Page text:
While it may seem that security theater must always cause loss, it may actually be beneficial, at least in a localized situation. This is because perception of security is sometimes more important than security itself. If the potential victims of an attack feel more protected and safer as a result of the measures, then they may carry on activities they would have otherwise avoided. In addition, if the security measures in place appear effective, potential attackers may be dissuaded from proceeding or may direct their attention to a target perceived as less secure. Unsophisticated adversaries in particular may be frightened by superficial impressions of security (such as seeing multiple people in uniform or observing cameras) and not even attempt to find weaknesses or determine effect.

Putting a lot of validation on the client side is similar to that. Most people will think that the site is secure when in reality it is not. If you don't really care about security and just want to dissuade lazy attackers then it might not be a bad idea.

  • I thought this was ruled out in the original post...
    – TTT
    Nov 17, 2015 at 21:01
  • @TTT, the OP ruled out Security Theater based on their understanding of it, which may or may not be correct.
    – Th4t Guy
    Nov 18, 2015 at 0:36
  • @Th4tGuy - I agree, however this answer is worded in such a way that they didn't realize it was ruled out. (Unlike Darkstar's answer.)
    – TTT
    Nov 18, 2015 at 3:16
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    @TTT Just because the OP rules it out doesn't mean that it's the wrong answer. Often you have to contradict the OP to give the right answer.
    – Gudradain
    Nov 18, 2015 at 3:30
  • @Gudradain - I agree. My point is simply that the first sentence says, "What about security theater? As if you didn't realize OP had already suggested it. I think perhaps your first sentence should say, "Even though you don't think "security theater" applies here, it actually does apply here, because...."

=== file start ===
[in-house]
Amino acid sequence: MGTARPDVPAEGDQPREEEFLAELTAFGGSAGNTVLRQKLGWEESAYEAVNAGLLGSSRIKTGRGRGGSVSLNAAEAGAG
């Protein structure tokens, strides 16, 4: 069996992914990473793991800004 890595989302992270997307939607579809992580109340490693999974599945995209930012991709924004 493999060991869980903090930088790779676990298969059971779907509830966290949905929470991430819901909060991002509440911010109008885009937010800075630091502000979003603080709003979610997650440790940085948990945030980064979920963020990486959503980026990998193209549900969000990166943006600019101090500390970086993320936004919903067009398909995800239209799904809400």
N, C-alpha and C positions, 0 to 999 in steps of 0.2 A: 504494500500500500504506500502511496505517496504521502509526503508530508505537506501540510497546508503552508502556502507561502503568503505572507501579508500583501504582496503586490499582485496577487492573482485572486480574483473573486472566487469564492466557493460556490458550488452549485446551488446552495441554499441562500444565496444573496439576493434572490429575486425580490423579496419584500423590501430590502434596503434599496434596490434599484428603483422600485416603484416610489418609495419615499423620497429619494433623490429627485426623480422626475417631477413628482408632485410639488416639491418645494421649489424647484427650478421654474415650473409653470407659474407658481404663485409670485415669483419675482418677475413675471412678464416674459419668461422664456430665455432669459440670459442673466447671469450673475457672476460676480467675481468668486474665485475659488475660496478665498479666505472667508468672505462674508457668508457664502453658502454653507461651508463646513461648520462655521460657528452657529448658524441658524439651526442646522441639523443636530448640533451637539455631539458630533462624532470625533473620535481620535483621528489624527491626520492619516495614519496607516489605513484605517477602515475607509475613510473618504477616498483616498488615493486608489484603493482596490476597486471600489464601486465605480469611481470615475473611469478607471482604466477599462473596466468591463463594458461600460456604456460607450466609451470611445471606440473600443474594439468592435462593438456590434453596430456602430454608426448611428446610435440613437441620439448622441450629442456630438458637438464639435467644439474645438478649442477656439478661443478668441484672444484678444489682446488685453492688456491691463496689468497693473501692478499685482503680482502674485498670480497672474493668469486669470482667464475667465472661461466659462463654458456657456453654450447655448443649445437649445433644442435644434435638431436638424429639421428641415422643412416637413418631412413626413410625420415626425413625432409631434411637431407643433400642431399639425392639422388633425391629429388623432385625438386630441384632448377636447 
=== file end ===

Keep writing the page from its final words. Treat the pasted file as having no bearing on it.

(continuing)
– TTT
    Nov 18, 2015 at 16:38

Unauthorized Data Access at Server

I suggest you're thinking about this problem backwards. The vulnerability is at the server, and therefore, you should just call as you see it.

Obfuscation is a type of Security Through Obscurity; there's nothing inherently wrong with it unless you believe it more secure than it really is (like your colleague). Client side validation checks are also recommended as they improve responsiveness and reduce server impact, although relying solely upon them is insecure. The flaw is not with the client, but with the server. Don't name the client side "failure", as there isn't one. Instead, name the server side failure which is a missing data verification check (be it a boundary check or an access check).

In this case, the flaw is the missing check, which you know you can expose by crafting your own mini JS hack from a web browser. The moment you demonstrate it theoretically or actually, your team will understand what you mean when you point them at the security hole in the server.